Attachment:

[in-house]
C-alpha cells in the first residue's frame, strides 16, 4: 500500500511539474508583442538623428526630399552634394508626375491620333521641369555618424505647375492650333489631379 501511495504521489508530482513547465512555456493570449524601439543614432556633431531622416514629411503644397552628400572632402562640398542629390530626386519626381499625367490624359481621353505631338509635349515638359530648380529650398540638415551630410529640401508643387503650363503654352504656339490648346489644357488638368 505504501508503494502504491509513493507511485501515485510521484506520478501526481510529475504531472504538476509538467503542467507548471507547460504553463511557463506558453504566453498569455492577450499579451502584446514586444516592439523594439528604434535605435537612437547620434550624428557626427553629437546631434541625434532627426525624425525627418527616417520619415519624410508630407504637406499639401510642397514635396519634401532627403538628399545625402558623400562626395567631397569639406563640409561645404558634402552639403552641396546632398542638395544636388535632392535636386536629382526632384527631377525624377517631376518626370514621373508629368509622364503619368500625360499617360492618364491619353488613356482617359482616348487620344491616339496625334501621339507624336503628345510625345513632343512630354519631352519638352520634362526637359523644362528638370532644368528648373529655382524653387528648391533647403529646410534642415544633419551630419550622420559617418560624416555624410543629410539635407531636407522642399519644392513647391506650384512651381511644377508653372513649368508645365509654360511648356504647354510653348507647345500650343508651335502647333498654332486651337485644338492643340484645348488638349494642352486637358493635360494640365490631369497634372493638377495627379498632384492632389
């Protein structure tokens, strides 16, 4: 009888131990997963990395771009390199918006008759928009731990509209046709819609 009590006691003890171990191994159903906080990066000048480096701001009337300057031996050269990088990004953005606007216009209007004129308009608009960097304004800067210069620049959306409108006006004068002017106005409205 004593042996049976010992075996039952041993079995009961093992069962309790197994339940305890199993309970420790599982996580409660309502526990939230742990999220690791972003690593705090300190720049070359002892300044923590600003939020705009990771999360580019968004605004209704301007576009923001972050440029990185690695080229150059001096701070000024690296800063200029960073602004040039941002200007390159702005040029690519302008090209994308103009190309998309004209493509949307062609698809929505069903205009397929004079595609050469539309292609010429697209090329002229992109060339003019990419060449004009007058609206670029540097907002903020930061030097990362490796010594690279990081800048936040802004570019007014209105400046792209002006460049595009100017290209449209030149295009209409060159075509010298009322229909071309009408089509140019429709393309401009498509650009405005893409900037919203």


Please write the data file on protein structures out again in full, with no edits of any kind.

[in-house]
C-alpha cells in the first residue's frame, strides 16, 4: 500500500511539474508583442538623428526630399552634394508626375491620333521641369555618424505647375492650333489631379 501511495504521489508530482513547465512555456493570449524601439543614432556633431531622416514629411503644397552628400572632402562640398542629390530626386519626381499625367490624359481621353505631338509635349515638359530648380529650398540638415551630410529640401508643387503650363503654352504656339490648346489644357488638368 505504501508503494502504491509513493507511485501515485510521484506520478501526481510529475504531472504538476509538467503542467507548471507547460504553463511557463506558453504566453498569455492577450499579451502584446514586444516592439523594439528604434535605435537612437547620434550624428557626427553629437546631434541625434532627426525624425525627418527616417520619415519624410508630407504637406499639401510642397514635396519634401532627403538628399545625402558623400562626395567631397569639406563640409561645404558634402552639403552641396546632398542638395544636388535632392535636386536629382526632384527631377525624377517631376518626370514621373508629368509622364503619368500625360499617360492618364491619353488613356482617359482616348487620344491616339496625334501621339507624336503628345510625345513632343512630354519631352519638352520634362526637359523644362528638370532644368528648373529655382524653387528648391533647403529646410534642415544633419551630419550622420559617418560624416555624410543629410539635407531636407522642399519644392513647391506650384512651381511644377508653372513649368508645365509654360511648356504647354510653348507647345500650343508651335502647333498654332486651337485644338492643340484645348488638349494642352486637358493635360494640365490631369497634372493638377495627379498632384492632389
């Protein structure tokens, strides 16, 4: 009888131990997963990395771009390199918006008759928009731990509209046709819609 009590006691003890171990191994159903906080990066000048480096701001009337300057031996050269990088990004953005606007216009209007004129308009608009960097304004800067210069620049959306409108006006004068002017106005409205 004593042996049976010992075996039952041993079995009961093992069962309790197994339940305890199993309970420790599982996580409660309502526990939230742990999220690791972003690593705090300190720049070359002892300044923590600003939020705009990771999360580019968004605004209704301007576009923001972050440029990185690695080229150059001096701070000024690296800063200029960073602004040039941002200007390159702005040029690519302008090209994308103009190309998309004209493509949307062609698809929505069903205009397929004079595609050469539309292609010429697209090329002229992109060339003019990419060449004009007058609206670029540097907002903020930061030097990362490796010594690279990081800048936040802004570019007014209105400046792209002006460049595009100017290209449209030149295009209409060159075509010298009322229909071309009408089509140019429709393309401009498509650009405005893409900037919203």